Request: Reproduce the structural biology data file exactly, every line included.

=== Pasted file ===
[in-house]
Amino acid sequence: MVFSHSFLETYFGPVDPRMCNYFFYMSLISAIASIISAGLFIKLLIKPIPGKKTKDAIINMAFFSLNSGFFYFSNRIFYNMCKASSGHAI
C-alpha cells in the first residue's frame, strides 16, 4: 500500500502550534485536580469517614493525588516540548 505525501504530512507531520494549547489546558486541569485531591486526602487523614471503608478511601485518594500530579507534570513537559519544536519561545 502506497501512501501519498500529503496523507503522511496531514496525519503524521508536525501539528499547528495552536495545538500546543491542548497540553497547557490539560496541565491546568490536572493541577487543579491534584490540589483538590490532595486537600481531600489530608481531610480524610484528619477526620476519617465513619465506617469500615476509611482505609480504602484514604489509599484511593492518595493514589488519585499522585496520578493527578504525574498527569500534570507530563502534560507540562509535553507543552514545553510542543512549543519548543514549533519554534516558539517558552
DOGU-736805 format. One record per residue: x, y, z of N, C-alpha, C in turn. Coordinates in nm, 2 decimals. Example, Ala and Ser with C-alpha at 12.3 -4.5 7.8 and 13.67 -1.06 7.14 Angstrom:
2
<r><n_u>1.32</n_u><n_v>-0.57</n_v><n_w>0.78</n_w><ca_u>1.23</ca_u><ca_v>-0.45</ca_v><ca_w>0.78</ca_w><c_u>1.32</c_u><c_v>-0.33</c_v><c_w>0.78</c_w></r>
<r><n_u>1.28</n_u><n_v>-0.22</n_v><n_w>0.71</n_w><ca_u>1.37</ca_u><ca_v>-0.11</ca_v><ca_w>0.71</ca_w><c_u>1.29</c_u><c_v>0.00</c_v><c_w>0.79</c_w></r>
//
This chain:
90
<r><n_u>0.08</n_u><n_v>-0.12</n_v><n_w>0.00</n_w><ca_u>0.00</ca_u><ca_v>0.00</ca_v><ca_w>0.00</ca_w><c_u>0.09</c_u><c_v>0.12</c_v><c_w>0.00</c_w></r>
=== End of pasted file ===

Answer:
[in-house]
Amino acid sequence: MVFSHSFLETYFGPVDPRMCNYFFYMSLISAIASIISAGLFIKLLIKPIPGKKTKDAIINMAFFSLNSGFFYFSNRIFYNMCKASSGHAI
C-alpha cells in the first residue's frame, strides 16, 4: 500500500502550534485536580469517614493525588516540548 505525501504530512507531520494549547489546558486541569485531591486526602487523614471503608478511601485518594500530579507534570513537559519544536519561545 502506497501512501501519498500529503496523507503522511496531514496525519503524521508536525501539528499547528495552536495545538500546543491542548497540553497547557490539560496541565491546568490536572493541577487543579491534584490540589483538590490532595486537600481531600489530608481531610480524610484528619477526620476519617465513619465506617469500615476509611482505609480504602484514604489509599484511593492518595493514589488519585499522585496520578493527578504525574498527569500534570507530563502534560507540562509535553507543552514545553510542543512549543519548543514549533519554534516558539517558552
DOGU-736805 format. One record per residue: x, y, z of N, C-alpha, C in turn. Coordinates in nm, 2 decimals. Example, Ala and Ser with C-alpha at 12.3 -4.5 7.8 and 13.67 -1.06 7.14 Angstrom:
2
<r><n_u>1.32</n_u><n_v>-0.57</n_v><n_w>0.78</n_w><ca_u>1.23</ca_u><ca_v>-0.45</ca_v><ca_w>0.78</ca_w><c_u>1.32</c_u><c_v>-0.33</c_v><c_w>0.78</c_w></r>
<r><n_u>1.28</n_u><n_v>-0.22</n_v><n_w>0.71</n_w><ca_u>1.37</ca_u><ca_v>-0.11</ca_v><ca_w>0.71</ca_w><c_u>1.29</c_u><c_v>0.00</c_v><c_w>0.79</c_w></r>
//
This chain:
90
<r><n_u>0.08</n_u><n_v>-0.12</n_v><n_w>0.00</n_w><ca_u>0.00</ca_u><ca_v>0.00</ca_v><ca_w>0.00</ca_w><c_u>0.09</c_u><c_v>0.12</c_v><c_w>0.00</c_w></r>